Teacher resources and professional development across the curriculum
Teacher professional development and classroom resources across the curriculum
Learner Express: Modules for Teaching and Learning
Students use abstract and quantitative reasoning to estimate how many beans are in a bag, and then share and justify their results. Run Time: 00:05:15
At the 38th Street School in Milwaukee, Wisconsin, Ms. Ernestine Mosley's five- and six-year-olds are developing number sense by practicing their estimation skills. After looking at three plastic bags"one with 11 beans, one with 25 beans, and one with 50 beans"students are told to refer to these quantities as they estimate the number of uncounted beans in their own bags. First, students make individual estimates. Next, in small groups, they share the reasoning used to formulate their estimates, and discuss their results. Then, groups are asked to come to consensus on an estimate. This number is recorded on a class chart, and eventually compared with actual bean counts. The class concludes with children again discussing how estimates are made and how estimates compare with actual counts.
(Practice Standard)—Common Core Practice Standard #2—Reasoning abstractly and quantitatively—is the prevailing standard in this clip. As students move from individual estimates to group estimates, they use abstract and quantitative reasoning to make sense of the number of beans in their bags. In one group, the students contribute in different ways to this estimation. One student serves as a "peer" group facilitator. She never offers a personal prediction; rather, she facilitates the sharing of predictions and justifications. The boy in the group seems to rely heavily on his observational skills and offers justification based on relative size and quantity arguments. Another girl parrots her classmates' responses and offers a justification similar to the student who preceded her in the discussion. Two other girls, however, use mental benchmarks or reference points to help them with their quantitative reasoning. Both girls compare the beans in their bag to the reference bags and determine that their bag's content is greater than 11, greater than 25, and greater than 50. Also, that it seems to be some multiple of ten. Student comments suggest that abstract and quantitative reasoning played a part in the mental calculations that produced their estimates.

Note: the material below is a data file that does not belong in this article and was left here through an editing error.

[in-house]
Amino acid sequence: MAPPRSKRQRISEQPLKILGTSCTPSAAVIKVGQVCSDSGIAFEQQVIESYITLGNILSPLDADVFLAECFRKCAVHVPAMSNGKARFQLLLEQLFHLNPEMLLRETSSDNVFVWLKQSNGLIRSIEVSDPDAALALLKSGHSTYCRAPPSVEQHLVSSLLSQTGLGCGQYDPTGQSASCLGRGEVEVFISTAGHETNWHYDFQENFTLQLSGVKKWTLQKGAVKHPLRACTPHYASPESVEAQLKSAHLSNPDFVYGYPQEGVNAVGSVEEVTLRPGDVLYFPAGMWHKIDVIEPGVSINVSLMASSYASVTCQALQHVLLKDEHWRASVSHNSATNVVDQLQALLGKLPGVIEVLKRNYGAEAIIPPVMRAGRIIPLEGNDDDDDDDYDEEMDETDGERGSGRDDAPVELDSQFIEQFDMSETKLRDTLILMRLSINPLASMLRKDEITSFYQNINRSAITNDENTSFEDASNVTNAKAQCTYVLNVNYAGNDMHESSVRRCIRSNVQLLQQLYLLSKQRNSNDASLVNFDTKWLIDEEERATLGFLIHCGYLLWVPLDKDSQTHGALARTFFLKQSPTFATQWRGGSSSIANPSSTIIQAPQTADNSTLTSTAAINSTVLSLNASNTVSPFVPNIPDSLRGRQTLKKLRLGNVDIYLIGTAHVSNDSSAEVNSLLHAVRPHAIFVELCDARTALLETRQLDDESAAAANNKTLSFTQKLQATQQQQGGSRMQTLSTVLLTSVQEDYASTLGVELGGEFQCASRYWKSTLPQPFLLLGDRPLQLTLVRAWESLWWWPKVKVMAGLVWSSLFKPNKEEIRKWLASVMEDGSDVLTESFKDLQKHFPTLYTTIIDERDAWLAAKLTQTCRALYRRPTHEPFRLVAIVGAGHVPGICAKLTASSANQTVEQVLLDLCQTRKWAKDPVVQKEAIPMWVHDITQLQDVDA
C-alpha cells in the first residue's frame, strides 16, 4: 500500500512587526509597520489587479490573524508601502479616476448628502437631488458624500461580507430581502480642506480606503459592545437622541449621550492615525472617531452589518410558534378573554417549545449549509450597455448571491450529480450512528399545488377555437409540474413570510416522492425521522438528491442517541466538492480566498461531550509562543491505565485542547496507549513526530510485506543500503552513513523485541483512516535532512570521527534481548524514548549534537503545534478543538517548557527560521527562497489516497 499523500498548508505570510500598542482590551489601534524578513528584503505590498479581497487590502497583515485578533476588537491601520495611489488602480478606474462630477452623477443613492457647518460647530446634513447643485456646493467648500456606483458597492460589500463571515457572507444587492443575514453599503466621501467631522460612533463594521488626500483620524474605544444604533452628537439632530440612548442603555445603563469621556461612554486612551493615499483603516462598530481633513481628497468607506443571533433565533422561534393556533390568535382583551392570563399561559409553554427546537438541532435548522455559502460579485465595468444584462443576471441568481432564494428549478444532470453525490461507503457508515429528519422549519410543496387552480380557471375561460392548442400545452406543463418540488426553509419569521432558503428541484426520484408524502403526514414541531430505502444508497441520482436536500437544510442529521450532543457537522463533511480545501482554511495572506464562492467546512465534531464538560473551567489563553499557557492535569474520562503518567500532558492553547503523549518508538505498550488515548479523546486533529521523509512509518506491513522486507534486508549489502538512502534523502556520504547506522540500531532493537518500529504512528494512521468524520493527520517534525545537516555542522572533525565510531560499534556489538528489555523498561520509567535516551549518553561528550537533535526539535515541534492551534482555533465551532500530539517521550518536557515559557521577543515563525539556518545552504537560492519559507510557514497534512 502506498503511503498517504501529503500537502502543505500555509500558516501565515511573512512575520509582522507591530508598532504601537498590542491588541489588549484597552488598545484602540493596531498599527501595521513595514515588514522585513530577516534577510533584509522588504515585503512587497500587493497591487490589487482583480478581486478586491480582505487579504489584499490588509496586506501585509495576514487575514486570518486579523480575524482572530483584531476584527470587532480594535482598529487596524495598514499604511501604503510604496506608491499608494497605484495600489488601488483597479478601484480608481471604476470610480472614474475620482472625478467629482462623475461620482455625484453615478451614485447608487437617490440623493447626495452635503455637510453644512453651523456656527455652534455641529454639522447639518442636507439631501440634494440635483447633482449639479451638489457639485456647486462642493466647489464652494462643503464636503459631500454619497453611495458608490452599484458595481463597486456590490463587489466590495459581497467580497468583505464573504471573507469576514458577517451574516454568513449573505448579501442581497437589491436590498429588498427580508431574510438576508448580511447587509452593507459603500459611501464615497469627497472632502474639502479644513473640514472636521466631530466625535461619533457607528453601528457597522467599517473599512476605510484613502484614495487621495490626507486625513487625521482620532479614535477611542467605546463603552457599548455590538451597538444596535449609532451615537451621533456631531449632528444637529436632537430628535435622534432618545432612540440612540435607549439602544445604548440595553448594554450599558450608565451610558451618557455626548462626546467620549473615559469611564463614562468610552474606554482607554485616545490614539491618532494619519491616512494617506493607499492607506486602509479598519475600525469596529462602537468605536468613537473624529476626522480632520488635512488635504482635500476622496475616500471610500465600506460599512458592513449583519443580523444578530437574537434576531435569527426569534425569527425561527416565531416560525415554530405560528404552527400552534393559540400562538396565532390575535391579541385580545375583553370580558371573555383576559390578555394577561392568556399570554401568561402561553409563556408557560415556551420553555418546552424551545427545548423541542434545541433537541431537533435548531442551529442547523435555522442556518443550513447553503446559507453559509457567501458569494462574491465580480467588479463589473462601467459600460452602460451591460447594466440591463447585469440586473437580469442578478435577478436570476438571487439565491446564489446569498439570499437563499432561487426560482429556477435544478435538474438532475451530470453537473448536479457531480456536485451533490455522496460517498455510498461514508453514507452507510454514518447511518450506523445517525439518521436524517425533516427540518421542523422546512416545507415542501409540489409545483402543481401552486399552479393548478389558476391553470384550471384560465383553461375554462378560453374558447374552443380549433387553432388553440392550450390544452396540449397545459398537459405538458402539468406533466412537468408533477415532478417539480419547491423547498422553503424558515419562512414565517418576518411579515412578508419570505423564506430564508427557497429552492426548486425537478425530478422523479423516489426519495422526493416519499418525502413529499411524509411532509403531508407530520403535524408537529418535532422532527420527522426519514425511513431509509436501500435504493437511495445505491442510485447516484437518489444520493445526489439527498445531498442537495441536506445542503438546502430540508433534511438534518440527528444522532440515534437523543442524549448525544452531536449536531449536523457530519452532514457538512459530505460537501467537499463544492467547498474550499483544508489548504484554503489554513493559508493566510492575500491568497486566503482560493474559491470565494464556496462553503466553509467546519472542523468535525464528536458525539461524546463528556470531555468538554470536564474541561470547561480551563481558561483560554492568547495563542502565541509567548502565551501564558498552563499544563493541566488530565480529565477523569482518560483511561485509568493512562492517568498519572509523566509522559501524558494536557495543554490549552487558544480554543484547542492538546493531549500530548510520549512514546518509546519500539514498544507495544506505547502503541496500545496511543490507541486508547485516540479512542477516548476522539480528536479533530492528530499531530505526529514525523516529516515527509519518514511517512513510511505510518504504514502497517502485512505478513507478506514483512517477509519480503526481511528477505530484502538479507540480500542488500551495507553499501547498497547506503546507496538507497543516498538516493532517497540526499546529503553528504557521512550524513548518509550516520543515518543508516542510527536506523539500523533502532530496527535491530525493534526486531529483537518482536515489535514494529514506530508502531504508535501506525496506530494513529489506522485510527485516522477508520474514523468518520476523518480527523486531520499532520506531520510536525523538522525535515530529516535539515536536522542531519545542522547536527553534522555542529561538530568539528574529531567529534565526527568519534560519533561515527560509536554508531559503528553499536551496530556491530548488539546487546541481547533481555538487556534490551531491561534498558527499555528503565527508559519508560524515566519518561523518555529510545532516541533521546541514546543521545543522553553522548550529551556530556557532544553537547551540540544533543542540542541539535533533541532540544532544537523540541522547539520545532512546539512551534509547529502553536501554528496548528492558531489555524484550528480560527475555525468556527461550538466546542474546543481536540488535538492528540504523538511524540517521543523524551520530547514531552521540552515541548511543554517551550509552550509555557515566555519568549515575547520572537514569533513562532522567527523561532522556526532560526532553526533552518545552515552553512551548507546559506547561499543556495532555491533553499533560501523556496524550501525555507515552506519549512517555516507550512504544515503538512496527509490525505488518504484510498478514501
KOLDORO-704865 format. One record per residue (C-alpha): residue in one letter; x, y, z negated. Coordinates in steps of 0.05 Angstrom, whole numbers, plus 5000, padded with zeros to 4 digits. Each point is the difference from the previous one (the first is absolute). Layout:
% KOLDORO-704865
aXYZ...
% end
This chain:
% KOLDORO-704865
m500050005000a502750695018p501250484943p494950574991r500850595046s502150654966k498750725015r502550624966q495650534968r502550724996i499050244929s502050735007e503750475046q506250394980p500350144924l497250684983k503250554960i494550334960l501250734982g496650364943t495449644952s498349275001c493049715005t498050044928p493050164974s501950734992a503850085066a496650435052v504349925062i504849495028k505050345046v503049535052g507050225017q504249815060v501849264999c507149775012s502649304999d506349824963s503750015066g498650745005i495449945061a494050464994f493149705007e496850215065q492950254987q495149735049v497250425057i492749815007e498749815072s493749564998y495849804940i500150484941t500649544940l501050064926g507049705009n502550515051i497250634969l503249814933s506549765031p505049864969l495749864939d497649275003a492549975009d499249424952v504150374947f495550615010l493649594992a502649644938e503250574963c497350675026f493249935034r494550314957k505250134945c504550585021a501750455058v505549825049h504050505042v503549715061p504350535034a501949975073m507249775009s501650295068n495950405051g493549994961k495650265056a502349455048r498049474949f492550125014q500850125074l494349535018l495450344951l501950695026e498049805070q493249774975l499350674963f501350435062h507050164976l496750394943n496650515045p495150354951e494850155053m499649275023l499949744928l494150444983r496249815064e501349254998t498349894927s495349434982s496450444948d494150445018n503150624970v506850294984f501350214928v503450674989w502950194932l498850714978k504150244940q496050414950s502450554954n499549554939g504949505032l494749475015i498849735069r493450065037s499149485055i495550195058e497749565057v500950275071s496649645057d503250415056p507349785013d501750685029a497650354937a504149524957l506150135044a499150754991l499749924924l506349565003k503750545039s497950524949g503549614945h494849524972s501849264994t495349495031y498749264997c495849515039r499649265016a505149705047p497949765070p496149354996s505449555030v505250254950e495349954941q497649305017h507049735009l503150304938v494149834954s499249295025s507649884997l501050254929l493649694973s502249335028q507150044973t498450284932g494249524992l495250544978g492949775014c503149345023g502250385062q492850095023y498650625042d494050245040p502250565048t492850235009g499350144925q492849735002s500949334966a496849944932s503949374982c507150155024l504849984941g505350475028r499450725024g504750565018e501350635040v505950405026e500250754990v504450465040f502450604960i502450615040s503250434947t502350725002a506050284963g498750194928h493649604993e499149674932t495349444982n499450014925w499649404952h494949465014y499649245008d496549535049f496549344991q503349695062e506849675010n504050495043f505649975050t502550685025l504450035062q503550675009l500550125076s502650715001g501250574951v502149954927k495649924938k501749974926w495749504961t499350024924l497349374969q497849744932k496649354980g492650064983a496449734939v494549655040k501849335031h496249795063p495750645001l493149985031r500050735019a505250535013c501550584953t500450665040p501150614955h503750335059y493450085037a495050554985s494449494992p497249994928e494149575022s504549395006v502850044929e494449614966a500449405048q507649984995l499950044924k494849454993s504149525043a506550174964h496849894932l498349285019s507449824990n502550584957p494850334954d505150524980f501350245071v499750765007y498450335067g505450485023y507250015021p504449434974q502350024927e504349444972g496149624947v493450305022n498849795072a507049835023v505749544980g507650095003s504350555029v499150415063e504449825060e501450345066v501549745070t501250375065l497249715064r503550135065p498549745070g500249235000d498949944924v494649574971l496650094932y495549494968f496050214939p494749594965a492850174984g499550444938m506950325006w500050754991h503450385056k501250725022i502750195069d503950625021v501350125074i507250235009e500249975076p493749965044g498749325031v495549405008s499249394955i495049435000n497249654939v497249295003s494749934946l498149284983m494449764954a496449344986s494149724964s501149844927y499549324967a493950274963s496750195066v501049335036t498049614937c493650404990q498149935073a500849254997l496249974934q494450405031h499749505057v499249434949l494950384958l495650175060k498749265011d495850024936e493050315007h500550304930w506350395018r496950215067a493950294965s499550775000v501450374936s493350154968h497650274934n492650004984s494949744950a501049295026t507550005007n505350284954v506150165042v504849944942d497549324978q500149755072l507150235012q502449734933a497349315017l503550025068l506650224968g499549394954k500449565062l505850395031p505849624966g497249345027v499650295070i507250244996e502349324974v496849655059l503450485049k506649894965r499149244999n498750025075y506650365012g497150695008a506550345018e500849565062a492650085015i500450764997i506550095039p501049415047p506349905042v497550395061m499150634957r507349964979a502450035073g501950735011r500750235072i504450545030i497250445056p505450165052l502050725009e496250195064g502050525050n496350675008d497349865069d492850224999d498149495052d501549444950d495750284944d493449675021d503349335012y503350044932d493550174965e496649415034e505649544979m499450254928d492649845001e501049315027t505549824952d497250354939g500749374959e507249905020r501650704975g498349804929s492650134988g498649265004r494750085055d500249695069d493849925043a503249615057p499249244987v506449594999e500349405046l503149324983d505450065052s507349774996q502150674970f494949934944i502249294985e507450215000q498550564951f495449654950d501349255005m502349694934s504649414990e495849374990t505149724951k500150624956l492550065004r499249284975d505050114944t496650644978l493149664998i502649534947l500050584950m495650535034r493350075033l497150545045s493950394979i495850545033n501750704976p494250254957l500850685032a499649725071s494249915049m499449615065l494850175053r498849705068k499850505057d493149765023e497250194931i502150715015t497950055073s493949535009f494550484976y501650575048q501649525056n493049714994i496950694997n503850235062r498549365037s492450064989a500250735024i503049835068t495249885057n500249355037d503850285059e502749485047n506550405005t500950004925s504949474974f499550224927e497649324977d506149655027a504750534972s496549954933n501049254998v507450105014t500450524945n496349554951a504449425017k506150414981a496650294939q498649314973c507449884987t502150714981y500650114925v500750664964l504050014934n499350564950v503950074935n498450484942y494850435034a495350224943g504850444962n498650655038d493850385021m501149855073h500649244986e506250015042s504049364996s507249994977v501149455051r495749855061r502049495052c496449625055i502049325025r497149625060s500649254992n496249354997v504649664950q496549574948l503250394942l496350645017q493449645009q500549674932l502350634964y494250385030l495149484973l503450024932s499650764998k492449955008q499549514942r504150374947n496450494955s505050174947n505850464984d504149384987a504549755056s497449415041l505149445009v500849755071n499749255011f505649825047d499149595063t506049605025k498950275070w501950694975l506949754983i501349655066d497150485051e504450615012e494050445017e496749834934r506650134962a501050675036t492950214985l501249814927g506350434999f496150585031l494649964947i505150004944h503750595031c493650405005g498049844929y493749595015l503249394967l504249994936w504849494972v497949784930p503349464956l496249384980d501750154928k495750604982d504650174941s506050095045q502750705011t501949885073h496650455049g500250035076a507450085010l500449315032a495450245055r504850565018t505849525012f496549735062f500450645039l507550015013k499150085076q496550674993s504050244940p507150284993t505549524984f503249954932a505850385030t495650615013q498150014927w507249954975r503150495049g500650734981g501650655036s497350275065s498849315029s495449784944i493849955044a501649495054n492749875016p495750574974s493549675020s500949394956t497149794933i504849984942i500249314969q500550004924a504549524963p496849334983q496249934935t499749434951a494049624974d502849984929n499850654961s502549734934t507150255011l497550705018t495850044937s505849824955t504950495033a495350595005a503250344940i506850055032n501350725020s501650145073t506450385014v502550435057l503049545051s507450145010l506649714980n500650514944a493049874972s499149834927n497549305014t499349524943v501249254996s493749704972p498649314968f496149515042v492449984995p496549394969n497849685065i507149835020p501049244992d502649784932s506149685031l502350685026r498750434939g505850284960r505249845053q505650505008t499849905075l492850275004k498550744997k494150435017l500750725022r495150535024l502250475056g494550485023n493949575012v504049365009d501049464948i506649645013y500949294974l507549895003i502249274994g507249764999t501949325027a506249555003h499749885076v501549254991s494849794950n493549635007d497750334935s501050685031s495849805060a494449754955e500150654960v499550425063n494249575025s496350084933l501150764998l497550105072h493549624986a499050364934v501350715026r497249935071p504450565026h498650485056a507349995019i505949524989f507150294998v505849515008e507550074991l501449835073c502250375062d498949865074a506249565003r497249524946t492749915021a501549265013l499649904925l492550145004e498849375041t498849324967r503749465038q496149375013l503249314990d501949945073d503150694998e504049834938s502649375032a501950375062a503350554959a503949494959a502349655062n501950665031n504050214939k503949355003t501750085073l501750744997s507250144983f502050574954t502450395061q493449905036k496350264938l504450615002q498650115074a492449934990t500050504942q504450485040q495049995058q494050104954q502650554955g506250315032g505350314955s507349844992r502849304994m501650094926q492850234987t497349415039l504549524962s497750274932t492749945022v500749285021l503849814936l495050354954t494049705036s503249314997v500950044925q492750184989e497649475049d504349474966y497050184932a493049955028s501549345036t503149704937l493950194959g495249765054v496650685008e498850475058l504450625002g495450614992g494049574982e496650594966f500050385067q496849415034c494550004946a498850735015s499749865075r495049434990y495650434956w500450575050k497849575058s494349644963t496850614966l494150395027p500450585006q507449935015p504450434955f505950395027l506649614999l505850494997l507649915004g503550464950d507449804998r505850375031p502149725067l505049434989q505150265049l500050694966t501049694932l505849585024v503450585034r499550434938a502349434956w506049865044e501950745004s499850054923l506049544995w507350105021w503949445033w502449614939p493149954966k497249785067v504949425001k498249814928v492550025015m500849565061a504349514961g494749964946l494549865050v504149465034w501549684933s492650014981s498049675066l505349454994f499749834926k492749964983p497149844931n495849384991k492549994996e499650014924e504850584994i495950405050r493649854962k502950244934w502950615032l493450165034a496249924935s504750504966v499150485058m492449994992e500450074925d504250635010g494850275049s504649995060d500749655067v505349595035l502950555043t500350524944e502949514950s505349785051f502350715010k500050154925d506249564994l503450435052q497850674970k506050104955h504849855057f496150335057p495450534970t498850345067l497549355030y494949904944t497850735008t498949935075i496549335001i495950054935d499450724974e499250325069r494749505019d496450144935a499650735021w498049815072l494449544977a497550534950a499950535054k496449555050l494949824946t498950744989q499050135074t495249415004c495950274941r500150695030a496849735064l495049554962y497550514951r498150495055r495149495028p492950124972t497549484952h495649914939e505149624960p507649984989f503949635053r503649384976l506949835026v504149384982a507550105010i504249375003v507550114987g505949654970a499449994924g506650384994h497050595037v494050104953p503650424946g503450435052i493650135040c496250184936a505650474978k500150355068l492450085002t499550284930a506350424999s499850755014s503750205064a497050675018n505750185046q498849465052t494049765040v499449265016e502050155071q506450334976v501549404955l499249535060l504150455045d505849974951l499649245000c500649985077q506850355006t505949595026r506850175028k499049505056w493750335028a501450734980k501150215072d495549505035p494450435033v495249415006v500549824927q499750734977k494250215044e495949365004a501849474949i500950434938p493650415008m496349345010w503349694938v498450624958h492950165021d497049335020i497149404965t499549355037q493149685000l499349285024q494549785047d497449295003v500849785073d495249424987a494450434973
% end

(Content Standard)—The content standard most prevalent in this "bean counters" lesson is—Measurement and Data 3.MD—Students demonstrate that they can solve problems involving estimates and measurements of quantities.
What do you think the purpose was for using referent bags with quantities of 11, 25, and 50 beans? What are the pros and cons of requiring members of a group to come to consensus on an estimate for the quantity of beans in its bag? Would you have required it? Why or why not?
2. Reason abstractly and quantitatively
3.MD Measurement and Data